People with low income and low educational attainment have poorer health and die earlier than people with more socio-economic resources. Mental health is one of several areas in which social inequality in health is observed. In this project, we examine social inequality in a variety of mental health problems such as depression, anxiety, eating problems, conduct problems, and drug use. We want to know how social inequality in mental health develops from adolescence and into adulthood. We also examine the following questions: Which mechanisms can explain social inequality in mental health? Are some groups of youth and adults particularly vulnerable to mental health problems when living in poverty? Has social inequality in mental health among adolescents changed over time? And: does inequality in mental health vary in different parts of the country?
Although Norway is a country with relatively small socio-economic differences in an international context, social inequality in health is as pronounced in Norway as in other countries. The project can provide important information on causes of social inequality in mental health that can be used to develop strategies for reducing this inequality.
We use data from several large youth surveys including the Young in Oslo Surveys, "Ungdata", and the longitudinal Young in Norway Study, which follows youth into adulthood over a period of 28 years. The project is conducted at the Department of Psychology at the University of Oslo and is linked to the PROMENTA Research Center.
Some of the first publications from the project focus on social inequality among adolescence during the COVID-19 pandemic. Results show that social inequality in life satisfaction among adolescents in Oslo was smaller during the pandemic than earlier. Social gradients during the pandemic in a variety of other domains of adolescents' life were examined as well. We also investigated sources of social inequality in substance use and behavioral problems among adolescents and adults.
The project aims to provide novel information about social gradients of a wide range of mental health problems, including depression, anxiety, eating disturbances, conduct problems, alcohol use, smoking, and illicit drug use. The project will examine (a) how social gradients in mental health develop from adolescence into middle adulthood; (b) how polygenic risk for mental health problems is related to social marginalization; (c) how socio-economic status and social marginalization interact with genetic risk in predicting mental health problems, and (d) how social gradients vary according to societal contexts.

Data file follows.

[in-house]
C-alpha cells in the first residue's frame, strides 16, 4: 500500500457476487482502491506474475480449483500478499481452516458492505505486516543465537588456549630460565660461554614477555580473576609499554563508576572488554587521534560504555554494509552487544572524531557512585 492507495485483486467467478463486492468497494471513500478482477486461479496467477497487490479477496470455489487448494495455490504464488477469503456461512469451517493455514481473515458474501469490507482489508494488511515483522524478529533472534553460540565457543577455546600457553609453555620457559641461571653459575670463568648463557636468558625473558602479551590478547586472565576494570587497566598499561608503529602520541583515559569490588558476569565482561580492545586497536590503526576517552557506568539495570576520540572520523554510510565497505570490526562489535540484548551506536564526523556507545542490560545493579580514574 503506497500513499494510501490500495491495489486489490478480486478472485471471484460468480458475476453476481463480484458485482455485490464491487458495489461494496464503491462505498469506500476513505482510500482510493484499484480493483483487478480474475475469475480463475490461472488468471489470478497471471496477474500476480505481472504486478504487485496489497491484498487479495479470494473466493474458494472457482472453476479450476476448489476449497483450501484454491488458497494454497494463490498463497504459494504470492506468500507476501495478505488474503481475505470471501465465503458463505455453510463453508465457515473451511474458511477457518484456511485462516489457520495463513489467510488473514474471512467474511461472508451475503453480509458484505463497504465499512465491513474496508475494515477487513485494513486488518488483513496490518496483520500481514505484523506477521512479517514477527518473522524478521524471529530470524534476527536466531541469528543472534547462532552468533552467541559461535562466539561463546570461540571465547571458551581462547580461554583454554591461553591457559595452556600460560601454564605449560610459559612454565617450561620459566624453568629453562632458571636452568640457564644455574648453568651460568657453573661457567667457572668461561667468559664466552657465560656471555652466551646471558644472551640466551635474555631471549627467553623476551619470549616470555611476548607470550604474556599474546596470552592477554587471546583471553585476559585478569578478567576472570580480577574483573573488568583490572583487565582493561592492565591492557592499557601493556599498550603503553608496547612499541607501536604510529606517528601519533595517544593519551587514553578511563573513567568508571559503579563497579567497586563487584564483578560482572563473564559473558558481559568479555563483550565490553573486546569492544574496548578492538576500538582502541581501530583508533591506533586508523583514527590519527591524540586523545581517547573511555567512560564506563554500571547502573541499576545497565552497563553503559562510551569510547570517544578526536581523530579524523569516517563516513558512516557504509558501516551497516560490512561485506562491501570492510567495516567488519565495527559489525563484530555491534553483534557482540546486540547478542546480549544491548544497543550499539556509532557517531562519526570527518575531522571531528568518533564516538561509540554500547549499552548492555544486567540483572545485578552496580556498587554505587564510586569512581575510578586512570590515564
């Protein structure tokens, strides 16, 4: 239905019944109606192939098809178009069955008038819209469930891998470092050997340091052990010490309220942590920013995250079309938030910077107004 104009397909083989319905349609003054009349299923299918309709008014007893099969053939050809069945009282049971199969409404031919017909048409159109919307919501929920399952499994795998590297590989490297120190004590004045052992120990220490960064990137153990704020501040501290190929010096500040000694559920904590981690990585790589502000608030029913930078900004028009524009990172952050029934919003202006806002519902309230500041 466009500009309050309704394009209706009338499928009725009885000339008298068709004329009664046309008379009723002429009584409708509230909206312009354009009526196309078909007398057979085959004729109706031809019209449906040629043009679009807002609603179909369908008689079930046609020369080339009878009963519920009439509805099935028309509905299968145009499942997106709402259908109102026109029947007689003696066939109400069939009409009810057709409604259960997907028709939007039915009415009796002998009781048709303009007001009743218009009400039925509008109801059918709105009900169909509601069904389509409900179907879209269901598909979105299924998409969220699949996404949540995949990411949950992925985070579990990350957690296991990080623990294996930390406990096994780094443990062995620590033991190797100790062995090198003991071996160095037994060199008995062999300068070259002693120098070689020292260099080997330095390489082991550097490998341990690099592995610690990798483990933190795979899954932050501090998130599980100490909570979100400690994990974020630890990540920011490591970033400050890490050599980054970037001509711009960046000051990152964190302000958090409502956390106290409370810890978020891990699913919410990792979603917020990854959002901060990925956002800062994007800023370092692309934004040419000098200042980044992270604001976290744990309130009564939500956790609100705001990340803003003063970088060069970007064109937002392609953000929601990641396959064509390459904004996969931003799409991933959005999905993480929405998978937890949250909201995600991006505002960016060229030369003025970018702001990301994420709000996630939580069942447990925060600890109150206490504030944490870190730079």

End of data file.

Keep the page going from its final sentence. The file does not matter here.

The project utilizes data from a large scale, longitudinal study (Young in Norway Longitudinal), spanning from adolescence over 28 years and which combines survey, register, and molecular genetic data (N=2,600). Moreover, two other large-scale representative samples of Norwegian adolescents are used to examine geographical variations in social gradients and how gradients change across time.
Growth curve analyses will be used to model trajectories of mental health problems and to examine how social marginalization is related to such trajectories. Polygenic risk scores are constructed to examine how social marginalization interacts with genetic risk. Multilevel analyses will be conducted to examine how social gradients vary according to societal contexts.
The project will be based at the newly established Research Center PROMENTA at the Department of Psychology, University of Oslo, in close collaboration with several national and international researchers. A user-perspective is established by collaborating with among others the Norwegian part of the WHO Healthy Cities Network "Sunne kommuner" and by consulting a reference group.
By using a unique combination of different high quality data sources, this project will provide important novel knowledge about the nature of social disparities in mental health problems.